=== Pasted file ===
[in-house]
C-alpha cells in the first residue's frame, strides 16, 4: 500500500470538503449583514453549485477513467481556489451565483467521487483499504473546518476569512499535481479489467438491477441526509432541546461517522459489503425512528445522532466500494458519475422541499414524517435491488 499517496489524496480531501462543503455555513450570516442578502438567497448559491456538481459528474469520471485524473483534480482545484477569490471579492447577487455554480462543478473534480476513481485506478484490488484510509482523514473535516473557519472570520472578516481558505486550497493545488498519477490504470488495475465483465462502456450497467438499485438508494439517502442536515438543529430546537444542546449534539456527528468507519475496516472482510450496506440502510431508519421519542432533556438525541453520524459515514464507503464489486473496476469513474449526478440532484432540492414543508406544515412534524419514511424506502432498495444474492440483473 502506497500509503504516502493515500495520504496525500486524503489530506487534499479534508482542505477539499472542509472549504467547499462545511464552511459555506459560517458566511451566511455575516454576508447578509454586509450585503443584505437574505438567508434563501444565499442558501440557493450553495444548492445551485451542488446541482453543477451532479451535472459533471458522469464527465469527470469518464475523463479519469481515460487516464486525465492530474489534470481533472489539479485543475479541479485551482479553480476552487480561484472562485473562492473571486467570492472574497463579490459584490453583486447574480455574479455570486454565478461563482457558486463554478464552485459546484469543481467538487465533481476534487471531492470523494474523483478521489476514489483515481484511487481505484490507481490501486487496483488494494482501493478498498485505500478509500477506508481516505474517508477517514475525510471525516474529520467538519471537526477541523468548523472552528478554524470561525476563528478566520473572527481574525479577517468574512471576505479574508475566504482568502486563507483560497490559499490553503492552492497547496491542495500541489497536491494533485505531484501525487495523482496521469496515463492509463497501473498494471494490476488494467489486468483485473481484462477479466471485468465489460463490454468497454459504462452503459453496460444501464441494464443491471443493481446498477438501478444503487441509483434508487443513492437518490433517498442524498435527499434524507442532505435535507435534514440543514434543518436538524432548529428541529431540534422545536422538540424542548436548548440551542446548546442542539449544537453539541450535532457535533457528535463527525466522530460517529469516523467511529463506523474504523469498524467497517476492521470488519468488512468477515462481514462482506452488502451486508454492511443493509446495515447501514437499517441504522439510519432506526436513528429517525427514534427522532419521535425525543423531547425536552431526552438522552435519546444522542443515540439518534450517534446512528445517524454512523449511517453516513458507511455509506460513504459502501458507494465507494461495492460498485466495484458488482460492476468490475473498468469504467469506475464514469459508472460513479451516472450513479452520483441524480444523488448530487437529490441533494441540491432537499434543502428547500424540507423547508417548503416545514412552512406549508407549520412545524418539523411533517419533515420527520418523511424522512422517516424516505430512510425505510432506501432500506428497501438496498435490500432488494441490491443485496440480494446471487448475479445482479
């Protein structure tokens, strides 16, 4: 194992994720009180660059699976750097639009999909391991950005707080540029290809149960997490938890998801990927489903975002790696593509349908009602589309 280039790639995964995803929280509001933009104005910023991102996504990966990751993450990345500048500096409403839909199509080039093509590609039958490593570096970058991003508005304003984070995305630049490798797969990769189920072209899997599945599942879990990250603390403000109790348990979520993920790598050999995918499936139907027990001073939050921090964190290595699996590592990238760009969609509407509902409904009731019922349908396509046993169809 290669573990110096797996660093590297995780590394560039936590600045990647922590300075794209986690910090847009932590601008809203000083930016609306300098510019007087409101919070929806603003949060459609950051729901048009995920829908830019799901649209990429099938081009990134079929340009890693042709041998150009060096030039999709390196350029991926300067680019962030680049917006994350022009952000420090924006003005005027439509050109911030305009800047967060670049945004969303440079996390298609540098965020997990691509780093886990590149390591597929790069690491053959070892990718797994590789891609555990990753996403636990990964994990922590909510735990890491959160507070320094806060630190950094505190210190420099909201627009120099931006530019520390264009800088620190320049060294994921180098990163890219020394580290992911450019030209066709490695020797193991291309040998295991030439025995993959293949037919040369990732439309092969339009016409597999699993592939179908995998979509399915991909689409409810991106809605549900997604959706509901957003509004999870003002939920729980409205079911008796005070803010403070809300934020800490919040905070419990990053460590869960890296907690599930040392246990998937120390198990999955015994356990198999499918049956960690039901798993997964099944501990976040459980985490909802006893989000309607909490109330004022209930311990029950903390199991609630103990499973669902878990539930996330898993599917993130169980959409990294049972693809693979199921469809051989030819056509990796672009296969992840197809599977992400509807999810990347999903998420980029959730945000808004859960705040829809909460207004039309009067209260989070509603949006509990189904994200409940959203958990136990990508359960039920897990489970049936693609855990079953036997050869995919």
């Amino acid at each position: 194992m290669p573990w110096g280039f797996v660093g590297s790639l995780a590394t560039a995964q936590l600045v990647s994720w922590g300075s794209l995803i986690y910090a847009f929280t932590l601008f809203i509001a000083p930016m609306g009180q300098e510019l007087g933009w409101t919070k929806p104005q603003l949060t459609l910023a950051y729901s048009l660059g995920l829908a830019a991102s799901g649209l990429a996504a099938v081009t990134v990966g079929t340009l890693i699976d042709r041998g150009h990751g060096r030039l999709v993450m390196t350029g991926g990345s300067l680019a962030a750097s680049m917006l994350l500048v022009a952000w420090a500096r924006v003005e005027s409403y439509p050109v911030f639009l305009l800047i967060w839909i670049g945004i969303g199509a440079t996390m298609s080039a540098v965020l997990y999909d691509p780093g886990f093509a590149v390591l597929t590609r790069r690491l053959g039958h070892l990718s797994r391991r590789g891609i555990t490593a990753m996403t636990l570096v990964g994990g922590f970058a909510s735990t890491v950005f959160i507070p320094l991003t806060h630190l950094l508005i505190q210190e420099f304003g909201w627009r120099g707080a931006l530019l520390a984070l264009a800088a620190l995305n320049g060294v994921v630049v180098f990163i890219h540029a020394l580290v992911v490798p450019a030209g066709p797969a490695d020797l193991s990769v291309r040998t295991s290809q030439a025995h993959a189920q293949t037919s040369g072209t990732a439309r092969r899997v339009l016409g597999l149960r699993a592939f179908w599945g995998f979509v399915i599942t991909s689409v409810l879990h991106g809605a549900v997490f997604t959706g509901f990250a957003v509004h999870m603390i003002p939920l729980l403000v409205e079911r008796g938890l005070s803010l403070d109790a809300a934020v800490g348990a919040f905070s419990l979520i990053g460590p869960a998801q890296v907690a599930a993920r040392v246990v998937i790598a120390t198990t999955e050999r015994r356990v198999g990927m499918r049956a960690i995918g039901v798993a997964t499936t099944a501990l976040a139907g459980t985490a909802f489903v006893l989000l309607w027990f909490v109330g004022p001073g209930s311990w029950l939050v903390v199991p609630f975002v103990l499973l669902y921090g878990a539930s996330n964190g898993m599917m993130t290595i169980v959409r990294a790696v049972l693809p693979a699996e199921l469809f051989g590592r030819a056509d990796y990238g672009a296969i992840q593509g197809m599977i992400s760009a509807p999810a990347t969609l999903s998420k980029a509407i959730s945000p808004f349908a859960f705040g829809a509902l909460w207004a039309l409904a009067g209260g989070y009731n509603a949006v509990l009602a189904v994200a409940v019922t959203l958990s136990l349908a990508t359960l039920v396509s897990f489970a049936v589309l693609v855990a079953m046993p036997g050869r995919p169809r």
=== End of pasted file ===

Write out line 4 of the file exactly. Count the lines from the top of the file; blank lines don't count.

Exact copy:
């Amino acid at each position: 194992m290669p573990w110096g280039f797996v660093g590297s790639l995780a590394t560039a995964q936590l600045v990647s994720w922590g300075s794209l995803i986690y910090a847009f929280t932590l601008f809203i509001a000083p930016m609306g009180q300098e510019l007087g933009w409101t919070k929806p104005q603003l949060t459609l910023a950051y729901s048009l660059g995920l829908a830019a991102s799901g649209l990429a996504a099938v081009t990134v990966g079929t340009l890693i699976d042709r041998g150009h990751g060096r030039l999709v993450m390196t350029g991926g990345s300067l680019a962030a750097s680049m917006l994350l500048v022009a952000w420090a500096r924006v003005e005027s409403y439509p050109v911030f639009l305009l800047i967060w839909i670049g945004i969303g199509a440079t996390m298609s080039a540098v965020l997990y999909d691509p780093g886990f093509a590149v390591l597929t590609r790069r690491l053959g039958h070892l990718s797994r391991r590789g891609i555990t490593a990753m996403t636990l570096v990964g994990g922590f970058a909510s735990t890491v950005f959160i507070p320094l991003t806060h630190l950094l508005i505190q210190e420099f304003g909201w627009r120099g707080a931006l530019l520390a984070l264009a800088a620190l995305n320049g060294v994921v630049v180098f990163i890219h540029a020394l580290v992911v490798p450019a030209g066709p797969a490695d020797l193991s990769v291309r040998t295991s290809q030439a025995h993959a189920q293949t037919s040369g072209t990732a439309r092969r899997v339009l016409g597999l149960r699993a592939f179908w599945g995998f979509v399915i599942t991909s689409v409810l879990h991106g809605a549900v997490f997604t959706g509901f990250a957003v509004h999870m603390i003002p939920l729980l403000v409205e079911r008796g938890l005070s803010l403070d109790a809300a934020v800490g348990a919040f905070s419990l979520i990053g460590p869960a998801q890296v907690a599930a993920r040392v246990v998937i790598a120390t198990t999955e050999r015994r356990v198999g990927m499918r049956a960690i995918g039901v798993a997964t499936t099944a501990l976040a139907g459980t985490a909802f489903v006893l989000l309607w027990f909490v109330g004022p001073g209930s311990w029950l939050v903390v199991p609630f975002v103990l499973l669902y921090g878990a539930s996330n964190g898993m599917m993130t290595i169980v959409r990294a790696v049972l693809p693979a699996e199921l469809f051989g590592r030819a056509d990796y990238g672009a296969i992840q593509g197809m599977i992400s760009a509807p999810a990347t969609l999903s998420k980029a509407i959730s945000p808004f349908a859960f705040g829809a509902l909460w207004a039309l409904a009067g209260g989070y009731n509603a949006v509990l009602a189904v994200a409940v019922t959203l958990s136990l349908a990508t359960l039920v396509s897990f489970a049936v589309l693609v855990a079953m046993p036997g050869r995919p169809r």